Sellers of big ticket items like cars, boats and caravans say business is booming on the back of a strong economy and a wealth effect driven by rising property prices.
David Crawford, chief executive of the Motor Industry Association, said New Zealand was headed for its third record year for new vehicle sales.
"2014 was a record then 2015 broke that and now we are already 5 per cent up on sales this time last year.
"We are heading for a third record year in a row -- that is significant." Crawford said a confident economy, strong immigration and people feeling wealthier through rising house prices were all driving factors.
Of the new cars sold in New Zealand around 70 per cent were sold to businesses versus 30 per cent to private.
"As the economy has got stronger we find that those business sales have reverted back the three yearly cycle." During the global financial crisis businesses pushed out their purchases to four or five yearly.
New car sales:
2014 - 127,352
2015 - 134,234
2016 (until May 31) - 55,435
source: Motor Industry Association
Crawford said luxury car sales had been the first to be hit by the down-turn but had also been the first area to recover followed by commercial vehicles.
Crawford said strong building growth in Christchurch and Auckland was also influencing commercial sales.
"When the trades people have good strong forward orders of work they tend to upgrade equipment." Crawford said private sales had gone up at the same time as commercial sales.
Watch: Nation of Debt - NZ's trillion dollar time bomb:
"I suspect it is people feeling wealthier as part of that." "Their house prices have gone up so they feel more wealthy." Cheap finance was also making it attractive.
Crawford said most new car sales were done using finance.
"I can't tell you whether that is mortgage debt or other finance -- but there is a lot of finance going on." Mike Rose, organiser of the HutchWilco Boat show, said it did not collect official figures of boat sales from the show but anecdotal evidence from boat manufacturers and retailers pointed to a good year.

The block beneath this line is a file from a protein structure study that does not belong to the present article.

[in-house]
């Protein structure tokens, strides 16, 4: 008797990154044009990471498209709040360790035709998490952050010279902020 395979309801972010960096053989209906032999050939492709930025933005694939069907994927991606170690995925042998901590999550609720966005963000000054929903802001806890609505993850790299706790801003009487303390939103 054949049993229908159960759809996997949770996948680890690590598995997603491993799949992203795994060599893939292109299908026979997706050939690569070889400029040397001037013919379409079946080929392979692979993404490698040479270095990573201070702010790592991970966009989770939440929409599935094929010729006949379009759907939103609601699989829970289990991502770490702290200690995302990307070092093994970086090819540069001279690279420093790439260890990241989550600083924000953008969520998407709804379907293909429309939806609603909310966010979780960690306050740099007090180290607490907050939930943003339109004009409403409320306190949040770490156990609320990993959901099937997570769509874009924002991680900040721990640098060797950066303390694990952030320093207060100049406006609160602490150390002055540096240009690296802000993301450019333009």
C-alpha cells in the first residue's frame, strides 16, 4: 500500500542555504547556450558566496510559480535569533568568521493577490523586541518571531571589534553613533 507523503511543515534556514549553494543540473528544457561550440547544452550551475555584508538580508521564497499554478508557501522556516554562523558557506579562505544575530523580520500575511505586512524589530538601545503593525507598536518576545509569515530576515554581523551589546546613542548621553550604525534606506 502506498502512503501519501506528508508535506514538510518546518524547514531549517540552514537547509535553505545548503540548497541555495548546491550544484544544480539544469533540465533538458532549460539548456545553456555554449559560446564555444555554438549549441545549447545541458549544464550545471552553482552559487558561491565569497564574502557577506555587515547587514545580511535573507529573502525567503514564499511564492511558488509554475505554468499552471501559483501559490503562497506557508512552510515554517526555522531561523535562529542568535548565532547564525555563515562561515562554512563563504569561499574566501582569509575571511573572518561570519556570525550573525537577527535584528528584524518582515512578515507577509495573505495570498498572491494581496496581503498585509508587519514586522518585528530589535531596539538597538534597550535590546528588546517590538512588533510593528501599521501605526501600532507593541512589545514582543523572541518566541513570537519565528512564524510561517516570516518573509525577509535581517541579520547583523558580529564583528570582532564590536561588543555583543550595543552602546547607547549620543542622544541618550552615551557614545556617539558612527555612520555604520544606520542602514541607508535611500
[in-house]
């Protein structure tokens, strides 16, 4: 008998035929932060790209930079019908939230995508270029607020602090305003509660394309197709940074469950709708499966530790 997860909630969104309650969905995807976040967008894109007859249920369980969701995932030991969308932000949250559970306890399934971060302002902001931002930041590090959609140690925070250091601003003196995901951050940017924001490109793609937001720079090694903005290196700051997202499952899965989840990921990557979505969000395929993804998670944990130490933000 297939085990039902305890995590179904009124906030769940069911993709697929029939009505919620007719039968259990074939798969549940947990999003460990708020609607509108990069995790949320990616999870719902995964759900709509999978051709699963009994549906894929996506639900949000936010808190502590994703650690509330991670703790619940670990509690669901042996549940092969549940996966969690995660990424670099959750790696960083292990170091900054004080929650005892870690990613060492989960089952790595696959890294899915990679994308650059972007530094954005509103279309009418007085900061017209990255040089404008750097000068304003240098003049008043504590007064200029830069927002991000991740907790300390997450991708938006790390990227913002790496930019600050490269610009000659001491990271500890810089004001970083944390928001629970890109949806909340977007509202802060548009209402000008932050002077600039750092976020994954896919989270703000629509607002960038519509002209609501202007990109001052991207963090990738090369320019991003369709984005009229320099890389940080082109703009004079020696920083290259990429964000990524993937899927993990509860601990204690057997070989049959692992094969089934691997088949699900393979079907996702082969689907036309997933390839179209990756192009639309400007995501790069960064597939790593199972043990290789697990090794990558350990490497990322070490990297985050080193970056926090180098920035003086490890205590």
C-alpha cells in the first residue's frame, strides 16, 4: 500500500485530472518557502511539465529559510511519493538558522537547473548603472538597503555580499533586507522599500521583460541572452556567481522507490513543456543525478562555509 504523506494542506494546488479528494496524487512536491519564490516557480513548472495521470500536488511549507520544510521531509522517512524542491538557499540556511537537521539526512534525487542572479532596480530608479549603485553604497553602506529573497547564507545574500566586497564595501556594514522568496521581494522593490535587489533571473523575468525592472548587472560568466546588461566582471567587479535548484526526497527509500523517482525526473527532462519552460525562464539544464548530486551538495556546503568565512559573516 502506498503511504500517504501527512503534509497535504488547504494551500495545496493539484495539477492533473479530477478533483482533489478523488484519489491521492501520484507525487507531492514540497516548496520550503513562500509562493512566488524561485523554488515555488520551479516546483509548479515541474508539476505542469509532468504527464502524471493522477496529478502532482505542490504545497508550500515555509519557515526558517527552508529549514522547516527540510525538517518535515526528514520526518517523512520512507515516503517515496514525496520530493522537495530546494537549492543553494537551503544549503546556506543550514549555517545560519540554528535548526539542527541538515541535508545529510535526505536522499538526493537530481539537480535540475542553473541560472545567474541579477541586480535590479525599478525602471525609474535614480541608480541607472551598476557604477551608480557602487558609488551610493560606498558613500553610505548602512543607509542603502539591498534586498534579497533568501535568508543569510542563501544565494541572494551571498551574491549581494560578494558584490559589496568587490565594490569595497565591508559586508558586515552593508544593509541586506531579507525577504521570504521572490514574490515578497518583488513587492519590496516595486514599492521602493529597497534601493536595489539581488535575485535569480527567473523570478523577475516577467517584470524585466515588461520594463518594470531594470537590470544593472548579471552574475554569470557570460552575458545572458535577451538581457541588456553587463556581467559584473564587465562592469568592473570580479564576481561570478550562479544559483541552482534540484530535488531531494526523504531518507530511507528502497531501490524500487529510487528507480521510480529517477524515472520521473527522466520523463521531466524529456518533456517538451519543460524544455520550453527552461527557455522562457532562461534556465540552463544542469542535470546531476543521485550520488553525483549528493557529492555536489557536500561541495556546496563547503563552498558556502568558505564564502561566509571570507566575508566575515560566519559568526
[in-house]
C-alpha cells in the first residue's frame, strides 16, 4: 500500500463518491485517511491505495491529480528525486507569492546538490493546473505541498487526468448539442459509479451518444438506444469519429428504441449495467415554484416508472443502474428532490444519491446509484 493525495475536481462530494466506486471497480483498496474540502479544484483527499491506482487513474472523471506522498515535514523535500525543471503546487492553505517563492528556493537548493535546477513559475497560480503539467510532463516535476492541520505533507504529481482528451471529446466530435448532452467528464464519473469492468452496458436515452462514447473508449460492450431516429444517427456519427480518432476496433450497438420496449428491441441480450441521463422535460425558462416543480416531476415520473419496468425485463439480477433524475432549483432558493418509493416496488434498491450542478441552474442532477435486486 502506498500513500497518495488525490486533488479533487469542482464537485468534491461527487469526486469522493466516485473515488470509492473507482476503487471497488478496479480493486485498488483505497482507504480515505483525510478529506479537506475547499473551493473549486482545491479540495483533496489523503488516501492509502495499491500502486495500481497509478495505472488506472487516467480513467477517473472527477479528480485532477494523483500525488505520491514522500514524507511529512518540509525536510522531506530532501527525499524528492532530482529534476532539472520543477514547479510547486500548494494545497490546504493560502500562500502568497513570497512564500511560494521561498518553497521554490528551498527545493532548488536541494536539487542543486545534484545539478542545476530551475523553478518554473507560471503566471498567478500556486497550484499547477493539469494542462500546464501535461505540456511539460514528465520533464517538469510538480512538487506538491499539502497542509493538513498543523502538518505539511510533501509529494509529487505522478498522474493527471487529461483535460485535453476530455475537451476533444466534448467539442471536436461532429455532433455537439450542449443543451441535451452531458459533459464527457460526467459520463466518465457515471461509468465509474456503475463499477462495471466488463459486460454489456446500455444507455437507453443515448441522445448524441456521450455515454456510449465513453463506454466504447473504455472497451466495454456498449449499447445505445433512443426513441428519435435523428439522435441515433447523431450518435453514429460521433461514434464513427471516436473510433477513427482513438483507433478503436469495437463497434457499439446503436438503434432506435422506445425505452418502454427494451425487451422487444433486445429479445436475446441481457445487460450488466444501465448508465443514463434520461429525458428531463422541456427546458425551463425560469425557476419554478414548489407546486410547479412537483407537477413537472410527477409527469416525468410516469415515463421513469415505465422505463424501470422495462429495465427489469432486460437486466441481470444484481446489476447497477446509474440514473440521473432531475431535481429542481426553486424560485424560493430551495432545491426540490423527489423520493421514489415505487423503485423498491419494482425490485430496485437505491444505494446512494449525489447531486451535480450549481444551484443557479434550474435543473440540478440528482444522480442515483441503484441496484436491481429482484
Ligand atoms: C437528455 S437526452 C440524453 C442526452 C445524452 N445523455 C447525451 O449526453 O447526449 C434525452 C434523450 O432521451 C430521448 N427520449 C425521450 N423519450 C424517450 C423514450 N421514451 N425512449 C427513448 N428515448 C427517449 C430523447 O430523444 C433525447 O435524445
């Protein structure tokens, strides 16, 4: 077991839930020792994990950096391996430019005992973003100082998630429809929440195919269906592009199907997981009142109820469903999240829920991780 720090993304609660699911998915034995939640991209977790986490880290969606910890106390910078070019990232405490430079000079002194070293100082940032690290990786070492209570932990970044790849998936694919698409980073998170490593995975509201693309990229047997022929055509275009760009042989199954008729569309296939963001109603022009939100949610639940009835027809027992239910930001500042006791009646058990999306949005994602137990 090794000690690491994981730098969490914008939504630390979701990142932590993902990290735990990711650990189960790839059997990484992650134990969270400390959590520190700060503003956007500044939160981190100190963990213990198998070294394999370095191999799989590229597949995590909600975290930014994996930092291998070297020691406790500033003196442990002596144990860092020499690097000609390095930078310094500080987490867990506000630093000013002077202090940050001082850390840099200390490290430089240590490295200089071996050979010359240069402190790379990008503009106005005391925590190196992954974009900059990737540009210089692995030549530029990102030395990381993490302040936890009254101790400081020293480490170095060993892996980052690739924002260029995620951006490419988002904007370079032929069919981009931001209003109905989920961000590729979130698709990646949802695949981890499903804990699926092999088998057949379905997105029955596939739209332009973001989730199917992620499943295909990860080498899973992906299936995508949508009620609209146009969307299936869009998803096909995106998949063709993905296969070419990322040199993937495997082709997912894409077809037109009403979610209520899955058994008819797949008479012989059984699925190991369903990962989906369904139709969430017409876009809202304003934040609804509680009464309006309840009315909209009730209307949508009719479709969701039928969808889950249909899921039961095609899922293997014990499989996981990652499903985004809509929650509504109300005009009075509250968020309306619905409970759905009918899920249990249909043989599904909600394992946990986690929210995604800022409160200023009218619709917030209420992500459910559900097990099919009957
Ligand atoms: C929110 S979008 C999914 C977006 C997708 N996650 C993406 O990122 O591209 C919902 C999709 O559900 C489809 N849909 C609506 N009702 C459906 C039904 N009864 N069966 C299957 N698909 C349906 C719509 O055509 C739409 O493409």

Rose, who has been in the industry since the mid 1980s said boat sales tended to be driven by three factors -- house prices, low interest rates and people receiving a windfall either through an inheritance or sale of business.
Watch: Nation of Debt - Westpac Economist Satish Ranchhod on the risks of NZ's growing household debt:
Rayglass boats chief executive Dave Larson said this year's boat show had been its best since 2007.
"The overall economy is feeling pretty good especially up in Auckland "The weather makes a big difference - it's been a good year for game fishing - people are feeling happy.
"For Aucklanders their house is going up in value at $1000 a day so naturally they are feeling wealthier.
Larson said the industry had been through some tight times.
The tap had virtually shut within a week after the global financial crisis hit.
Sales for the last few years had been steady but it was now very busy and was already getting ready for the run into Christmas which usually did not start for another two or three months.
"It comes back to the strength of the economy. People aren't waiting to go and make a purchase."
Larson said most people had their funding organised before they walked in the door so it was unclear how many people were using their mortgage to fund a boat purchase.
Richard Martin, owner of Woods Caravan and Motor Campers on Auckland's North Shore said his sales were up 15 per cent this year.
Martin said he had been in business for over 40 years and had definitely noticed a pick up in business in the last couple of years.
"The economy is definitely humming along." "Each year it is getting a little better." Martin said very few of his buyers, which were typically aged 60 and over, used finance.
"I would say most of the business is cash."